Twenty-one people were hospitalised in northern France, two in a serious condition, after suffering carbon monoxide poisoning during Christmas mass, emergency services said Wednesday.
Emergency personnel were sent to the church in the Oise department after several people complained of headaches during the religious ceremony on Christmas eve.
The church was evacuated to a nearby community hall where 72 people were treated. Of those, 19 were brought to nearby hospitals and two, with more severe symptoms, to specialist centres where one was placed in a hyperbaric oxygen chamber.
Local emergency official Nicolas Mougin said carbon monoxide levels up to 350 parts per million (ppm) were measured inside the church.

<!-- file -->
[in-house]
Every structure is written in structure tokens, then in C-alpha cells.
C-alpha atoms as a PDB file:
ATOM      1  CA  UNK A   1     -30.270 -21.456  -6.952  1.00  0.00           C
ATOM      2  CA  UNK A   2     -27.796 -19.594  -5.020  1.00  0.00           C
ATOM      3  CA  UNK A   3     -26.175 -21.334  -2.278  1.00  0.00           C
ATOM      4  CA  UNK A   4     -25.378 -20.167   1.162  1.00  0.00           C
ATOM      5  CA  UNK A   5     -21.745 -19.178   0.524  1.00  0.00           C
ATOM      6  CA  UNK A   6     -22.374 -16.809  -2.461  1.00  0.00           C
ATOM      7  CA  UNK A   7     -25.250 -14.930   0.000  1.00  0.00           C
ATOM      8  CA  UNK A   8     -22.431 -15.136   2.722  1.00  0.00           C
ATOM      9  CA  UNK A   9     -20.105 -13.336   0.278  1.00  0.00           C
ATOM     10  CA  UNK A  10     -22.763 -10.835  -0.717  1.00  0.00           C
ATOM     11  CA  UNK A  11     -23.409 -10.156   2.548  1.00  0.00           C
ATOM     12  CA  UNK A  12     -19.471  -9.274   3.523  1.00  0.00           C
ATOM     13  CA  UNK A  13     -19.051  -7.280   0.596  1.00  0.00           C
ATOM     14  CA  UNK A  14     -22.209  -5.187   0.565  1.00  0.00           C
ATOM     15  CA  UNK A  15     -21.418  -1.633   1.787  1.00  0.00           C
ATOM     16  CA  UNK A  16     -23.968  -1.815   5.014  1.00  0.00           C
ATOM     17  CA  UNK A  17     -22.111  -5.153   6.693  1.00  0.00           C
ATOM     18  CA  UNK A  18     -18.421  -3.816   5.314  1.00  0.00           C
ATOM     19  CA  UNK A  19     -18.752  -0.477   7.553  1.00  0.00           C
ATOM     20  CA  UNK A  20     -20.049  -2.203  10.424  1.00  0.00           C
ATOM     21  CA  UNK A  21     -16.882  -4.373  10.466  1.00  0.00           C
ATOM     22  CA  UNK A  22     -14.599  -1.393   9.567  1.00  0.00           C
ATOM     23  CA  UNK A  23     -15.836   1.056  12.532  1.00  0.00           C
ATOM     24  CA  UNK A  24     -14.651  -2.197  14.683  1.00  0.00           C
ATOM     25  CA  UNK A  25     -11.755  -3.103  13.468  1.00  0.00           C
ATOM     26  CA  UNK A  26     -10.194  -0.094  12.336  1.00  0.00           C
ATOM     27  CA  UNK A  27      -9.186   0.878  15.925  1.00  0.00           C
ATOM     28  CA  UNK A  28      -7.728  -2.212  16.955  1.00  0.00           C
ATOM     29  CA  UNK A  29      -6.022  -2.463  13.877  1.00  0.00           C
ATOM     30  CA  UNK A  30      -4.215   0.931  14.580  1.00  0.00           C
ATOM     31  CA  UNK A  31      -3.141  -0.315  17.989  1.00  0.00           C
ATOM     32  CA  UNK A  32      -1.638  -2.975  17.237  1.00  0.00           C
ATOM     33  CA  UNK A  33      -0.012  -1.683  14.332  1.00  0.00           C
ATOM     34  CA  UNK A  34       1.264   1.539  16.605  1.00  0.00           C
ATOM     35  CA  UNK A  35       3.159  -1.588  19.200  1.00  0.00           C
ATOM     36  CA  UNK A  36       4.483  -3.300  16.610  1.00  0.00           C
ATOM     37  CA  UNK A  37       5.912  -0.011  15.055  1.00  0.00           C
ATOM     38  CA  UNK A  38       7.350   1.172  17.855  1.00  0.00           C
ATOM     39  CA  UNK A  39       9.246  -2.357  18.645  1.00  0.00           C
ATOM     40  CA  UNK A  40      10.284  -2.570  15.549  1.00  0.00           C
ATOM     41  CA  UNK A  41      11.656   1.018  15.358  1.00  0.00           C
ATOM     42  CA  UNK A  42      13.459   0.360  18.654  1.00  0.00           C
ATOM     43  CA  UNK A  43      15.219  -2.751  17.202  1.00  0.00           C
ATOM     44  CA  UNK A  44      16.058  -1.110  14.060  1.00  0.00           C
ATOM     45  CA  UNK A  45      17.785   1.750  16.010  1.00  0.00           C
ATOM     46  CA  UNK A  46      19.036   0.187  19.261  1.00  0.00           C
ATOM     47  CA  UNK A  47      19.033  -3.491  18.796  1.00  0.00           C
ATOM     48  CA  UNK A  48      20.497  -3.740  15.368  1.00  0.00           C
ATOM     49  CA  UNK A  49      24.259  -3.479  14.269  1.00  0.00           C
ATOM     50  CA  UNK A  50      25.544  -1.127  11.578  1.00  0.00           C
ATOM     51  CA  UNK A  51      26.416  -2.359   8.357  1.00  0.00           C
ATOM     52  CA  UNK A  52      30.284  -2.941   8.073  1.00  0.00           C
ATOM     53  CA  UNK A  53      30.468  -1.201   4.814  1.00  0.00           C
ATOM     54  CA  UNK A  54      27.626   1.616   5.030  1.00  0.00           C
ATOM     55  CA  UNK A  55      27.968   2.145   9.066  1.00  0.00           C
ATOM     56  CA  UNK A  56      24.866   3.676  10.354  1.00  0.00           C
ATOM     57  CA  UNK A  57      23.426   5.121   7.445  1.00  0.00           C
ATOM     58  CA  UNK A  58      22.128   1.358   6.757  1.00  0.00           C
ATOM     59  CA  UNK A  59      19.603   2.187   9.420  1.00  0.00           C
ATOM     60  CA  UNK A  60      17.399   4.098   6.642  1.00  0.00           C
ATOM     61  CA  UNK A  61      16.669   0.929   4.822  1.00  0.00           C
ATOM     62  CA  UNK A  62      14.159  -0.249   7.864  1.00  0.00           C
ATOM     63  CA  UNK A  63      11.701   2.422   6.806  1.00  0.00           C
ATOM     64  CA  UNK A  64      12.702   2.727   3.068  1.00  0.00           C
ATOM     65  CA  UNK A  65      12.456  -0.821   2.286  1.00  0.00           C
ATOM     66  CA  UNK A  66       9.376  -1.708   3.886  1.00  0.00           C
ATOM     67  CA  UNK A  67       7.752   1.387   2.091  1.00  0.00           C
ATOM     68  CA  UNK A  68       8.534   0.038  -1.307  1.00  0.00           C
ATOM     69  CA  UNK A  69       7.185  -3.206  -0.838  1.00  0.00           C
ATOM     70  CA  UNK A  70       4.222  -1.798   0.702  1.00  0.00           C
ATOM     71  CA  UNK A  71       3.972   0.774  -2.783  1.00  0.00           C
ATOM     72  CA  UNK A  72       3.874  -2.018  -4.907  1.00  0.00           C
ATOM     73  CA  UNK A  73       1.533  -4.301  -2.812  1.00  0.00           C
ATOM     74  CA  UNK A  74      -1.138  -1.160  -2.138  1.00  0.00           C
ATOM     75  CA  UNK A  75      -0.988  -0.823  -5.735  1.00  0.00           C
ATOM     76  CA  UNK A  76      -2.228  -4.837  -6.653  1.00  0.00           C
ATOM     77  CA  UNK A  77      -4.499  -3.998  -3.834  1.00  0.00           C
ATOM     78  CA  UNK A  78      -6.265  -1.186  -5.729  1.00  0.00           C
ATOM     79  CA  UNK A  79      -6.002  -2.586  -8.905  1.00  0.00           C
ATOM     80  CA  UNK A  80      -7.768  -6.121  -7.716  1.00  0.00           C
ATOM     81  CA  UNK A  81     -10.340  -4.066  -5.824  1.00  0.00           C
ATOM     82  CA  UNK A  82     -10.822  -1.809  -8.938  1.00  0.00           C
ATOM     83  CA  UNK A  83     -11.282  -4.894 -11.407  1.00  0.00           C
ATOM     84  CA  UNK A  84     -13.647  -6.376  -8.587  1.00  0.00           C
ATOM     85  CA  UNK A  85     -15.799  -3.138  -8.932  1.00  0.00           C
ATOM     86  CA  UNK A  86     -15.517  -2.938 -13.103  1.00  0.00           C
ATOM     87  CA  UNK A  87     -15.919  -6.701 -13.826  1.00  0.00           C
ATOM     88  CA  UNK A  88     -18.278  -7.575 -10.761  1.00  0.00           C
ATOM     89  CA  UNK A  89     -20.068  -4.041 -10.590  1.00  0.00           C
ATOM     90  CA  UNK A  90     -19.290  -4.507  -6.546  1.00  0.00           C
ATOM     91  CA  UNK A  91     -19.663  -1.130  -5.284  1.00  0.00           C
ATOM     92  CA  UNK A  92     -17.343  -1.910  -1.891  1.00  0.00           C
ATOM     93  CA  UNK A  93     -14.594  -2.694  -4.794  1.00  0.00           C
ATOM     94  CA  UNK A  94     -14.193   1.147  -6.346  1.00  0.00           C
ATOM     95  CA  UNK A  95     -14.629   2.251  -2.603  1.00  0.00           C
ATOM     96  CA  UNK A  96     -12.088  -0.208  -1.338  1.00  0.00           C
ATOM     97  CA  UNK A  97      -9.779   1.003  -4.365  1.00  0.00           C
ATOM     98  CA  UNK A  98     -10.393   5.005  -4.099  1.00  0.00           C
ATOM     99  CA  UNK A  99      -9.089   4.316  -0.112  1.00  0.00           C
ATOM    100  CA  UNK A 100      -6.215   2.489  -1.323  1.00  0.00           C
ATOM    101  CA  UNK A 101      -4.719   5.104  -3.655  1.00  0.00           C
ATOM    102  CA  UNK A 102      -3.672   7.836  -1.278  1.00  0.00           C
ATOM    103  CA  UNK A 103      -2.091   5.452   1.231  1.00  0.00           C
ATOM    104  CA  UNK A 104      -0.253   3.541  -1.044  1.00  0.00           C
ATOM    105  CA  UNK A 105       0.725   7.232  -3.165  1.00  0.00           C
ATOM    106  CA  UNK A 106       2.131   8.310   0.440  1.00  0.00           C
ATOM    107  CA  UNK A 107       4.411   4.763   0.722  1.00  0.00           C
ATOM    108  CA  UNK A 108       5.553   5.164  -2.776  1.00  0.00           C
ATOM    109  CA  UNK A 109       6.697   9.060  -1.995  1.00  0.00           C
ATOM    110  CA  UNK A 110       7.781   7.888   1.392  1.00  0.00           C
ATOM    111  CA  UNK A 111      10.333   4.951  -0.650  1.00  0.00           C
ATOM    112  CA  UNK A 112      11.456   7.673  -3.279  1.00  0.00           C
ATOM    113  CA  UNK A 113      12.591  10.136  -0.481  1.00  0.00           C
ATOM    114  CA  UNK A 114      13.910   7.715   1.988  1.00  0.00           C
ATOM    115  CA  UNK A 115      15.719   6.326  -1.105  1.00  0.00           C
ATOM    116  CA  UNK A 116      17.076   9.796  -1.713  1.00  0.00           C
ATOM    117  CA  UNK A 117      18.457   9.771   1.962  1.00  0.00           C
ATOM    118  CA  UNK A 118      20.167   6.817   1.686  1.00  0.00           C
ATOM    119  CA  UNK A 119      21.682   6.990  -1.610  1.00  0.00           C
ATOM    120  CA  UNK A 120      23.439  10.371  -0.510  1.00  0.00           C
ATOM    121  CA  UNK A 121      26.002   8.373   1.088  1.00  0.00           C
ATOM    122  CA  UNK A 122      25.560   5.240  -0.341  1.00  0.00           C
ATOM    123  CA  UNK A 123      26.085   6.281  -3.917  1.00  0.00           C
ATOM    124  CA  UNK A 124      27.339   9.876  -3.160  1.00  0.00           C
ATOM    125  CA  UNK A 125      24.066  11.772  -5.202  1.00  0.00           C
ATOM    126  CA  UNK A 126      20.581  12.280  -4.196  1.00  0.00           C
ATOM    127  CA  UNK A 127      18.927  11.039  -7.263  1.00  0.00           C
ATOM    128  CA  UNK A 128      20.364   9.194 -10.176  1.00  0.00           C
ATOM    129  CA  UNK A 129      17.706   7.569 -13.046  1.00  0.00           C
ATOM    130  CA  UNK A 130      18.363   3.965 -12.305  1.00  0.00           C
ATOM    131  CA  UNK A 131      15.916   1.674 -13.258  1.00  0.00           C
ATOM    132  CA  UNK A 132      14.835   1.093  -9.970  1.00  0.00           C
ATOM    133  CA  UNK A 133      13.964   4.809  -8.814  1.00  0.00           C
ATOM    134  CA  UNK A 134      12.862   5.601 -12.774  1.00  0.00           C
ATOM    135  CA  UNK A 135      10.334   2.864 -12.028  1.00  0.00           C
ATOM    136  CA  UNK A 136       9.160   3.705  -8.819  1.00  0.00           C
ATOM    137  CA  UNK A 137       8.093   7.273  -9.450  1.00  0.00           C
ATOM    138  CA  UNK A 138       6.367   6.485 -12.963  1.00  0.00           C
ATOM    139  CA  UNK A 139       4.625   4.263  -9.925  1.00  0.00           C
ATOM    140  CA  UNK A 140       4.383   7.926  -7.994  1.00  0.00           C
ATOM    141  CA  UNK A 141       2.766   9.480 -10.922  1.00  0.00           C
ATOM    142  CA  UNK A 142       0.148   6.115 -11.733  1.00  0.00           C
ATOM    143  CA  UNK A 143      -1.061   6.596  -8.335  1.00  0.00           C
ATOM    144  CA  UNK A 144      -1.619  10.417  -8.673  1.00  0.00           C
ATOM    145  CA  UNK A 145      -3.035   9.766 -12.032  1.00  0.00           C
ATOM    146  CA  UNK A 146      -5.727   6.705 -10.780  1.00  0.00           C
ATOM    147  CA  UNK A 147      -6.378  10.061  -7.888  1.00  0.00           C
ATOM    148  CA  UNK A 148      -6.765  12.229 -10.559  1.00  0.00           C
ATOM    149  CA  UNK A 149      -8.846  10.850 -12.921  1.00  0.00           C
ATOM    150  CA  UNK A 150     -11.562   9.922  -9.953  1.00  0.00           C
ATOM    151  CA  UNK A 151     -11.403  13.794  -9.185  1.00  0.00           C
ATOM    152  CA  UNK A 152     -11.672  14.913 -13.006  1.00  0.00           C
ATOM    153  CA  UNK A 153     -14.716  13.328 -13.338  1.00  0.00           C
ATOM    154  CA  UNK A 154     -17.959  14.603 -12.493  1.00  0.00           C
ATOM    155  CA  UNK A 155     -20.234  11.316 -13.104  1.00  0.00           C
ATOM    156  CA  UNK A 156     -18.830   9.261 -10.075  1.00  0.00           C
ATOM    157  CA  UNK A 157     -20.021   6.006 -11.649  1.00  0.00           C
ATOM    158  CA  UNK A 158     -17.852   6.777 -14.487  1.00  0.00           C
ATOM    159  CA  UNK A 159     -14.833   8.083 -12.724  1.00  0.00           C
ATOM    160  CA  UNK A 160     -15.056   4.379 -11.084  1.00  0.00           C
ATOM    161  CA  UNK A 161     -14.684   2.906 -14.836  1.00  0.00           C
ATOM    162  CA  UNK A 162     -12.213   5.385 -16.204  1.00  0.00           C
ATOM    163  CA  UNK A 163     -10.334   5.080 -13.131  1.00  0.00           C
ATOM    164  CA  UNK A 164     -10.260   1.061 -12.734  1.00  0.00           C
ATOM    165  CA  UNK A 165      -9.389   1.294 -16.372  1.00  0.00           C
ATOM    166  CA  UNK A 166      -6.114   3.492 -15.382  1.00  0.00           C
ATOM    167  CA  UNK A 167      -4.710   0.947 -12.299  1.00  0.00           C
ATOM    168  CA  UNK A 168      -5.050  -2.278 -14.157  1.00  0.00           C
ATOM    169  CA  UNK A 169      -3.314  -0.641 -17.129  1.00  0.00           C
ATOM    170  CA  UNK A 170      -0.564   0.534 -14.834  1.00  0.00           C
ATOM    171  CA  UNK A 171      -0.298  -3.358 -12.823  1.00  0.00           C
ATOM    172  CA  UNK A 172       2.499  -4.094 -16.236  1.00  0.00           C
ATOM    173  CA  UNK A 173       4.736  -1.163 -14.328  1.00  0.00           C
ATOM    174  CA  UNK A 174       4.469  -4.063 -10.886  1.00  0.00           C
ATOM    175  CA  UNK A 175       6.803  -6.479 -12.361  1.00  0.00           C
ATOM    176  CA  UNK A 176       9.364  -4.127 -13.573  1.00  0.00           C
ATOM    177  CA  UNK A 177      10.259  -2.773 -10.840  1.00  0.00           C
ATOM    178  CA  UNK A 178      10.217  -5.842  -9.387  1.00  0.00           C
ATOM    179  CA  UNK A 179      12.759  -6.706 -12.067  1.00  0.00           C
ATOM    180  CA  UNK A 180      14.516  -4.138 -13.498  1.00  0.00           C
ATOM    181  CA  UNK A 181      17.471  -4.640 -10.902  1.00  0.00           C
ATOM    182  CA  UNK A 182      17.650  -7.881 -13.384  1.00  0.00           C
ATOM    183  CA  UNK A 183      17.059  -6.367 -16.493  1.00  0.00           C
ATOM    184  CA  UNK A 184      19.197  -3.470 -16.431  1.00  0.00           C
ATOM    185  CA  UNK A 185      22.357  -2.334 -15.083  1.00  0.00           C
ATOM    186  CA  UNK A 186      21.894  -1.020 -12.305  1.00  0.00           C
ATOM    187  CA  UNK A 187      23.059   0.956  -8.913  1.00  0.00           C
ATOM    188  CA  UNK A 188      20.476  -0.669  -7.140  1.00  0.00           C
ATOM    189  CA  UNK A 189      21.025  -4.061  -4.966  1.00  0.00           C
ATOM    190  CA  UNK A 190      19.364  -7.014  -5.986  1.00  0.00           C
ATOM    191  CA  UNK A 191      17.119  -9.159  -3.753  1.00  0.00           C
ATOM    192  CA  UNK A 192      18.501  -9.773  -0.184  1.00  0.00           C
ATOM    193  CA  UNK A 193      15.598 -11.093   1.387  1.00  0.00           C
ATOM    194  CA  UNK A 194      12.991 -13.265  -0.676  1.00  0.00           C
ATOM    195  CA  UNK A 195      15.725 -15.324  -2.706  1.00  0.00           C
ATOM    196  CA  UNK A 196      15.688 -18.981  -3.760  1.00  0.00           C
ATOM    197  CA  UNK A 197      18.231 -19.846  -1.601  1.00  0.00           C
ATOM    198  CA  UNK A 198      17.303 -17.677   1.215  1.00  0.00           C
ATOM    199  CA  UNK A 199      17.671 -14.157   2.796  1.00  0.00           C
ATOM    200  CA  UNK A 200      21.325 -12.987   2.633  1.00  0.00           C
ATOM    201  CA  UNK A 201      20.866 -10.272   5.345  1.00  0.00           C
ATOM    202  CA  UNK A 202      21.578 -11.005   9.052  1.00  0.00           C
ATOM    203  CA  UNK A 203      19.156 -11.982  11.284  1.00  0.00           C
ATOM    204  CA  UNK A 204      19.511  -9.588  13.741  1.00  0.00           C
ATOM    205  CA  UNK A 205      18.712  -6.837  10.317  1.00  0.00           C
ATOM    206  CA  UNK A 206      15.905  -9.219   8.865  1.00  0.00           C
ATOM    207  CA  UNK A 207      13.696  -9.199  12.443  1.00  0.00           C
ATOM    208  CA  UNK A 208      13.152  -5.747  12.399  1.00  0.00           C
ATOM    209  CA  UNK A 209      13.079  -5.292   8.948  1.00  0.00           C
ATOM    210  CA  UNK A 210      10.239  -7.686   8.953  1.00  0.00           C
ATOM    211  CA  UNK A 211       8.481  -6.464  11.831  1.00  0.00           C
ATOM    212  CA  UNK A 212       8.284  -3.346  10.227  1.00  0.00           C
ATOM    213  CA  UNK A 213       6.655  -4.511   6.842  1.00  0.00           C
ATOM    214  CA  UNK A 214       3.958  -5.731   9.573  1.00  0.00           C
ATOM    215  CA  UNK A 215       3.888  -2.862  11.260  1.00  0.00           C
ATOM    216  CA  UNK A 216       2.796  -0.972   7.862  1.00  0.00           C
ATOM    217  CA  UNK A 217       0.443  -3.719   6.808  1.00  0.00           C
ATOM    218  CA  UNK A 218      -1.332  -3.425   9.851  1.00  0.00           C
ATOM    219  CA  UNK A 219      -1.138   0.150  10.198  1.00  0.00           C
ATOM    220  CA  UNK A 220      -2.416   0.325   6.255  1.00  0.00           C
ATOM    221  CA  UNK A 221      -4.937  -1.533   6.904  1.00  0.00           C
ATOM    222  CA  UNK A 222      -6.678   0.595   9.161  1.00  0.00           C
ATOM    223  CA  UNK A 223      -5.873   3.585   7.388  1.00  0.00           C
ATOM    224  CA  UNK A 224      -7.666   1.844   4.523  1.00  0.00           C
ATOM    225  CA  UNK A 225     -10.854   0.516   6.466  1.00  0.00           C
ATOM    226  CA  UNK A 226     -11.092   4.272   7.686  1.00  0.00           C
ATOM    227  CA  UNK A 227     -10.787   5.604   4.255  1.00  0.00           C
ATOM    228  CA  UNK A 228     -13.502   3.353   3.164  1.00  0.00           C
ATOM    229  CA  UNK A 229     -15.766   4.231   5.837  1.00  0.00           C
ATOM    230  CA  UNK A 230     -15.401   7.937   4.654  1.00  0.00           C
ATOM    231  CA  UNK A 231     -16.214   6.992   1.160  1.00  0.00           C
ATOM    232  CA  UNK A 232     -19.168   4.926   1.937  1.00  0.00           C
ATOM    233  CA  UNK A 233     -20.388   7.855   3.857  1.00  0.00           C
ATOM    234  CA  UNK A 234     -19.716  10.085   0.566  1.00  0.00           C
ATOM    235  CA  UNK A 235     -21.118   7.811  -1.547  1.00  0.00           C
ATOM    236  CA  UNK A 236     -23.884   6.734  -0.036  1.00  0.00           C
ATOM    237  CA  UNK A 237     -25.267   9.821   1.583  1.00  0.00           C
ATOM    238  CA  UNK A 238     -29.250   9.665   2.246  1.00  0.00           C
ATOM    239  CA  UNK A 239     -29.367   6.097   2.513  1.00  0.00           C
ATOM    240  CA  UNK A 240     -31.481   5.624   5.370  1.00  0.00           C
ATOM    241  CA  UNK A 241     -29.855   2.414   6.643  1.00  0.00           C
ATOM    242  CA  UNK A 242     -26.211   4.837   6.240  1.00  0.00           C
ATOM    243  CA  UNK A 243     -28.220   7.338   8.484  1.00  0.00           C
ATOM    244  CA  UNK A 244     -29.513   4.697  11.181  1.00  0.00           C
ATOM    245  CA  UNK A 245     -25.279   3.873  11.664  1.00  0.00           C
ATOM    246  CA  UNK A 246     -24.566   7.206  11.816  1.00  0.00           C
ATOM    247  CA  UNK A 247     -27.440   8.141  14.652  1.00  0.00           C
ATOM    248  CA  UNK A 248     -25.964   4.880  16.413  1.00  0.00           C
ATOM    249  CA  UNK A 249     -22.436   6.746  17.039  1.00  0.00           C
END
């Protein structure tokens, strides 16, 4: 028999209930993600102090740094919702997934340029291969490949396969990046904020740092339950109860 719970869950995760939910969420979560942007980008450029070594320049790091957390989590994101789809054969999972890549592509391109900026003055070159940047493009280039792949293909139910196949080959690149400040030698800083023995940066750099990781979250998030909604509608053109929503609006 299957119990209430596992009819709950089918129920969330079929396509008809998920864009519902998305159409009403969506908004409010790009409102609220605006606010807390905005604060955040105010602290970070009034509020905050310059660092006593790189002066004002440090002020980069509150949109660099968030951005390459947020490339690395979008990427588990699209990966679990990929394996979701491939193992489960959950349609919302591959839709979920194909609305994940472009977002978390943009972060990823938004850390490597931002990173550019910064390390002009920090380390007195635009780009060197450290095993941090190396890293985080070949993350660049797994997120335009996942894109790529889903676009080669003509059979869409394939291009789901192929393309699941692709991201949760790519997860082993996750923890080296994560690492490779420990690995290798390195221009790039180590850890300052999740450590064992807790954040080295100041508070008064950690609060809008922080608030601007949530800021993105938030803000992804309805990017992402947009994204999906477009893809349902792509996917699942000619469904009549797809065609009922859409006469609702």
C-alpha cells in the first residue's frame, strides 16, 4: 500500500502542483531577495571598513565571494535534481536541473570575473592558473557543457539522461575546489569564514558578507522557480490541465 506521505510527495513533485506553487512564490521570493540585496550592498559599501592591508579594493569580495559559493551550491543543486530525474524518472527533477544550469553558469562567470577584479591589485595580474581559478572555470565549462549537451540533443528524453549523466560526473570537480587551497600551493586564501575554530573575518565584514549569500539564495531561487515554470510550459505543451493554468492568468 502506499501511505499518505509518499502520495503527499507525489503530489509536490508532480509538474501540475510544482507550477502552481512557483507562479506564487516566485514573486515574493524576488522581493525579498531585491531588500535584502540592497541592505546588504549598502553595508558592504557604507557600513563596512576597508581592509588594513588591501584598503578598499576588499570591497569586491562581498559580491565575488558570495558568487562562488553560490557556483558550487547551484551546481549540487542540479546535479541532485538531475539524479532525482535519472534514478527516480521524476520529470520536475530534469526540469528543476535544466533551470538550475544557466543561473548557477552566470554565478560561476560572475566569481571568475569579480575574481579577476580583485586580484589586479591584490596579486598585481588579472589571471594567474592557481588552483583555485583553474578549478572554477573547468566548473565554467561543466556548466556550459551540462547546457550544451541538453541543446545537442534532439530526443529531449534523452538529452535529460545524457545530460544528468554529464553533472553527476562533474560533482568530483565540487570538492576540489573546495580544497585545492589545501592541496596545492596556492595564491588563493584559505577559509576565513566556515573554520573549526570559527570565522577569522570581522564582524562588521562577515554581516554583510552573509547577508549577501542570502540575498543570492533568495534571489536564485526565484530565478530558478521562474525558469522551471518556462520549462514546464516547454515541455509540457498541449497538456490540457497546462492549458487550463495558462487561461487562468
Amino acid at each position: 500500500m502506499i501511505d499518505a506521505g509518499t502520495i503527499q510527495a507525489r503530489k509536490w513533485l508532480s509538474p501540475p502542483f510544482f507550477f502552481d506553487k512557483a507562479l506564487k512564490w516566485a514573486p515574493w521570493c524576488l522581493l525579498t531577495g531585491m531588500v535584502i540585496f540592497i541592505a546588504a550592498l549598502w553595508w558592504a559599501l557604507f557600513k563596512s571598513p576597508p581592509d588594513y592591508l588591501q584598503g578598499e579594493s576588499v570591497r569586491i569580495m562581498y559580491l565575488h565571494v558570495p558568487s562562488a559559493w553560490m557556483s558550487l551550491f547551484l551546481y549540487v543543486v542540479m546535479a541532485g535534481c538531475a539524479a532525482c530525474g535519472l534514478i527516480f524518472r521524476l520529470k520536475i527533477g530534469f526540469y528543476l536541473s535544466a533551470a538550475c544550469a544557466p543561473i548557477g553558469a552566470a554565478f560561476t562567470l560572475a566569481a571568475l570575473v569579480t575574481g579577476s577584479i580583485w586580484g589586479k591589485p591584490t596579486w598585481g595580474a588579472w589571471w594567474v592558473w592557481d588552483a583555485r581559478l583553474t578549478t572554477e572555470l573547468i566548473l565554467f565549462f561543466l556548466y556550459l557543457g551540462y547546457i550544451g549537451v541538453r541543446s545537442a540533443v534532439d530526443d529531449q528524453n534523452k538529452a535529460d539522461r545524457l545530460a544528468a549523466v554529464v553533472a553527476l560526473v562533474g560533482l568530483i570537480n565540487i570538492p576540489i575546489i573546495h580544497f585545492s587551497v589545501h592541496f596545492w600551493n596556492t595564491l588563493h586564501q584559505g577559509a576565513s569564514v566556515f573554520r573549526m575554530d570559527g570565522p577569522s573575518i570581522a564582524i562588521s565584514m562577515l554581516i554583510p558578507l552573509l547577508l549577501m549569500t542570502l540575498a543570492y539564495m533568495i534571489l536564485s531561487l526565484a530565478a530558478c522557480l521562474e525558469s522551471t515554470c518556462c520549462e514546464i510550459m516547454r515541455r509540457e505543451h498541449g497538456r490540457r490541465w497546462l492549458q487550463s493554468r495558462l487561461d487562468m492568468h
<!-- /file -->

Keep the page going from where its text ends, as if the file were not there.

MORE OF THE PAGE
The cause of the poisoning has not been determined but investigators were looking into a gas heater.
The local mayor has ordered the church closed.
Carbon monoxide (CO) is an odourless, invisible gas produced when burning fuels such as coal, wood, charcoal, oil, kerosene, propane or natural gas.
The US Consumer Product Safety Commission’s website states that exposure to sustained CO concentrations above 150 to 200 ppm can lead to disorientation, unconsciousness and even death.